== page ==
Saturday, November 13, 2010

5 Ways to Focus on Your Customer

I call this the So-What factor. Face facts most people are interested in the product, not that you long it or that is it handmade or vintage. They are how it affects them. Admittedly most of us are when we shop, why buy something you don't care for or spend more for something if all else is equal.

Your mission, if you choose to accept, is to focus on the customer's needs and show them buying from you is getting them something more than buying somewhere else. To do this you need to be able to tell and show them why your product stands out.

Step one is obviously to have a product that does offer a little more. Your items don't have to be completely unique but there should be something beyond I put love into this or it is one of a kind. My daughter's hand print ash tray she made in kindergarten was made with love and is one of a kind but no one really cares but me. Figure out what that is, if you can't, why should your customer?

1. Tell customer why  what you are selling is different and why what they get has value.
The basic idea. is to tell customers what is there and they should care. You use expensive hand picked jewelry, woopee, tell them why. Are you picking the most lustrous beads, special designs, what does your work bring to them. 

 Your make-up is organic- what does than mean for me? Does it last longer, what are the colors like, bring up ingredients if they make a difference to the actual make-up. Sensitive skin can be a factor but it often for many people it is not a deciding factor.
 Basically assume customers know nothing about your item and process, often they don't, and explain what it is about your item that makes it stand out and why.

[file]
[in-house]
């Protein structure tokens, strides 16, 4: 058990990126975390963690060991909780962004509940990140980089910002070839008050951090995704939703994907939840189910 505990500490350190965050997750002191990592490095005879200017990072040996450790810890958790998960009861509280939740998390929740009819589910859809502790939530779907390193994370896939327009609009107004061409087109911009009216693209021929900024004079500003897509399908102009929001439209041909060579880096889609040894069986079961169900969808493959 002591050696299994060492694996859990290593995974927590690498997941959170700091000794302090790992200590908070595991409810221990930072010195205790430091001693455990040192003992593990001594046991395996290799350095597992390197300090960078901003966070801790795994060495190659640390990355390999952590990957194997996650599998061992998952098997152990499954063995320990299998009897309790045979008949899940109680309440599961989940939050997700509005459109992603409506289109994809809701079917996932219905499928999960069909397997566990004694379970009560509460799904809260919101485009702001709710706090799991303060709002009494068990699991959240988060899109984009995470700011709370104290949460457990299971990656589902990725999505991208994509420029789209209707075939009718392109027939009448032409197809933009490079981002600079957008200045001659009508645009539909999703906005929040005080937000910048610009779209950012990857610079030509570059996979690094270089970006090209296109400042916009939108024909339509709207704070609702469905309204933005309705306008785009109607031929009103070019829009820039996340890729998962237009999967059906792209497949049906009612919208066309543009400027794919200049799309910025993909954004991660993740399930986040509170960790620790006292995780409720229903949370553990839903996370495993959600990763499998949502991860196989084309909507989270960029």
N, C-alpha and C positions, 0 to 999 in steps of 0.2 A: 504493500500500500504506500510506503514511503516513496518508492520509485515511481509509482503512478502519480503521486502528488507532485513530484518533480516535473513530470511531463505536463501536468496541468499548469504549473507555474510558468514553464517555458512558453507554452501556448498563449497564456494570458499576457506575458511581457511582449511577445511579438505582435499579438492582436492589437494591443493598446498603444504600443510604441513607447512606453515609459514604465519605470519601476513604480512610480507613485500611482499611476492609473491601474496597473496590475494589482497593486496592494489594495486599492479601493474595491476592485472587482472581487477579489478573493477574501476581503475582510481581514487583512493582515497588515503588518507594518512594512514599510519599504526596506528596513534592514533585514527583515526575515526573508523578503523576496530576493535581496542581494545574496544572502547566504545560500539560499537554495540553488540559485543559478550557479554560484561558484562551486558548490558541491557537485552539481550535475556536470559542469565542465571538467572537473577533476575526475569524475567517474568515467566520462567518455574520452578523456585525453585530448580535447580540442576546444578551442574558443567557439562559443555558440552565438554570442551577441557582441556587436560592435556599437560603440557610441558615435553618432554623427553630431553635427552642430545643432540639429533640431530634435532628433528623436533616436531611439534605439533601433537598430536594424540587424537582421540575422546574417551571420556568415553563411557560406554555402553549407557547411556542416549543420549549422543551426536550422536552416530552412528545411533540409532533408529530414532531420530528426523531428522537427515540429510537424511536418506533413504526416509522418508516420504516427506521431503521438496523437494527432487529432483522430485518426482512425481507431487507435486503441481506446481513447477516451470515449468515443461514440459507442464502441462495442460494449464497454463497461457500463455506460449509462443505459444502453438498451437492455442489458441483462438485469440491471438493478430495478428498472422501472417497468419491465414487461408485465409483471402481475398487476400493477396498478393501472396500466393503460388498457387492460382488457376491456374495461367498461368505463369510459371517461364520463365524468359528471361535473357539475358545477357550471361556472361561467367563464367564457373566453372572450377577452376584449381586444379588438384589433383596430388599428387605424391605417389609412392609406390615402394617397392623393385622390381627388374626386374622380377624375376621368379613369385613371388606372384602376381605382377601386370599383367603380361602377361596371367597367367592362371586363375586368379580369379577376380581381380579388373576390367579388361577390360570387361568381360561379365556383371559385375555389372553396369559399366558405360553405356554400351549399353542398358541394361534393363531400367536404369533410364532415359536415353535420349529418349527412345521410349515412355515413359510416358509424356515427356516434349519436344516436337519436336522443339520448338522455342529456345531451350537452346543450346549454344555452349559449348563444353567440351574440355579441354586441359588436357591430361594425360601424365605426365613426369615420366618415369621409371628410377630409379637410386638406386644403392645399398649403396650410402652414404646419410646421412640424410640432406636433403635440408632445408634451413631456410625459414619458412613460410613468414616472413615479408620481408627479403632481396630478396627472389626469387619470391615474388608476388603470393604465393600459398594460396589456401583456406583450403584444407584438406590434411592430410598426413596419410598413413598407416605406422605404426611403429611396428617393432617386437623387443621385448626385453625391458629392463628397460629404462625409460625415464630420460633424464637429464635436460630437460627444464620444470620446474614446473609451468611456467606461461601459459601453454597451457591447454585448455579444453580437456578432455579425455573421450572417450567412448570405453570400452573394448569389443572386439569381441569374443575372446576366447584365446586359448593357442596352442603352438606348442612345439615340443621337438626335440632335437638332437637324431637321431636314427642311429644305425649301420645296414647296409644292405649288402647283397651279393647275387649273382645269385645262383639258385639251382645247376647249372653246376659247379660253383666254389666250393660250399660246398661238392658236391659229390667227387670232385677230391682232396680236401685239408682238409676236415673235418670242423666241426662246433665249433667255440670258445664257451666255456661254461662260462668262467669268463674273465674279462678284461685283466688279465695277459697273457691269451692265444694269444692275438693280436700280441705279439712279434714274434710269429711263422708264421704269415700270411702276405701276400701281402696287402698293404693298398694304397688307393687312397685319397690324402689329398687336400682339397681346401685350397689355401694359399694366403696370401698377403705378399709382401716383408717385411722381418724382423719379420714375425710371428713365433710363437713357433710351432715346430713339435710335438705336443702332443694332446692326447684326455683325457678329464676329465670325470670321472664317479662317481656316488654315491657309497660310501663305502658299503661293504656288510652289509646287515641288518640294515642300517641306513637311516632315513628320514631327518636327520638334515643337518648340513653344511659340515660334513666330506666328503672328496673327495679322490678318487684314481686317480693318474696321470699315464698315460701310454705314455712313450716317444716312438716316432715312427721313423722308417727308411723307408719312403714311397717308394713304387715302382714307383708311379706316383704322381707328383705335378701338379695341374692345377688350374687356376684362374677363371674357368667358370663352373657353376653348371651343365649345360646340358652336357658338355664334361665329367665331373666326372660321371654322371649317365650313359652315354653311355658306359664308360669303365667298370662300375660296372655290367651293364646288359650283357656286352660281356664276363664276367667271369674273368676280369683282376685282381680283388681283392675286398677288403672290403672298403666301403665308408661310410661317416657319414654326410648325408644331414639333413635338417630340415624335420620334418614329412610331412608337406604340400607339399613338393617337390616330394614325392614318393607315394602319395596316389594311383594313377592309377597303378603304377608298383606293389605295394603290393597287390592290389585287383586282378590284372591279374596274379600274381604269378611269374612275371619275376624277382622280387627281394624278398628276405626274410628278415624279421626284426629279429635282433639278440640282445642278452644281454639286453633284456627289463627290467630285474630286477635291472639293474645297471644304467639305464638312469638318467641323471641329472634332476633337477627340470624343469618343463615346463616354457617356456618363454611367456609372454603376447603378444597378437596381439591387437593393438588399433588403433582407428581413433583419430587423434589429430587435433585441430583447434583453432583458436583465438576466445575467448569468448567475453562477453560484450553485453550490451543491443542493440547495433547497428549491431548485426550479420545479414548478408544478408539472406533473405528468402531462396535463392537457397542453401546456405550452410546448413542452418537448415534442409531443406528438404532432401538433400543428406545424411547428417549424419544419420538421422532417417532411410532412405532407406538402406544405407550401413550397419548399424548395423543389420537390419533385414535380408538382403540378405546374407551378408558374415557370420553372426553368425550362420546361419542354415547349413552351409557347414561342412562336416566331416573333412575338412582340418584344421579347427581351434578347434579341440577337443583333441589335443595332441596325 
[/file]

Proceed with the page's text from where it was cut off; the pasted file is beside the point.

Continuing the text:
2. Are you actually adding value where it counts?
This can be a harsh one but take a hard look, which features actually add value. I'm suggesting making something shoddy but rather that if you are spending more for something doesn't affect the customer, you might want to rethink it. Put the effort and time into what counts.
Maybe even rethink your product. I saw beautiful hand painted yoga bags but at 75 dollars for a bag, that was way out my range, I don't want to spend that much on a leather bag, never mind canvas. Someone suggested why not try selling the painted canvas as wall hangings. That bring me to my next point

3. Figure out your market and what they want
I talked about finding your target audience but once you do, take a look at what they are looking for. Just start with price range, does it make sense? There are items at all level but take a look at where similar are priced. If most canvas tote bags top out at about 40 max, you're going to have a tough job with a single purpose bag that is almost double that price. Will making it a different style-say more traditional shape bag draw in more people, can you do anything to lower the price?

4. Great pictures that really show the item.
Magazine shots and fancy angles are great especially to draw people in but since they can't pick it, have some good crisp shots of all sides so customers have a real idea of what they will be getting. No matter how good you describe it, if they can't see it, they are not going to buy.

5. Last but definitely not least, make them want it.
Use their emotions to grab them. Will it make them feel good. How will they feel wearing this piece of jewelry. Is it cosy, does it make a statement? Pick one and work with that.

My point in all of these is when you write your descriptions, you have to focus on the customer and what they want. Tell them what they need this item for and how this fulfills that need.

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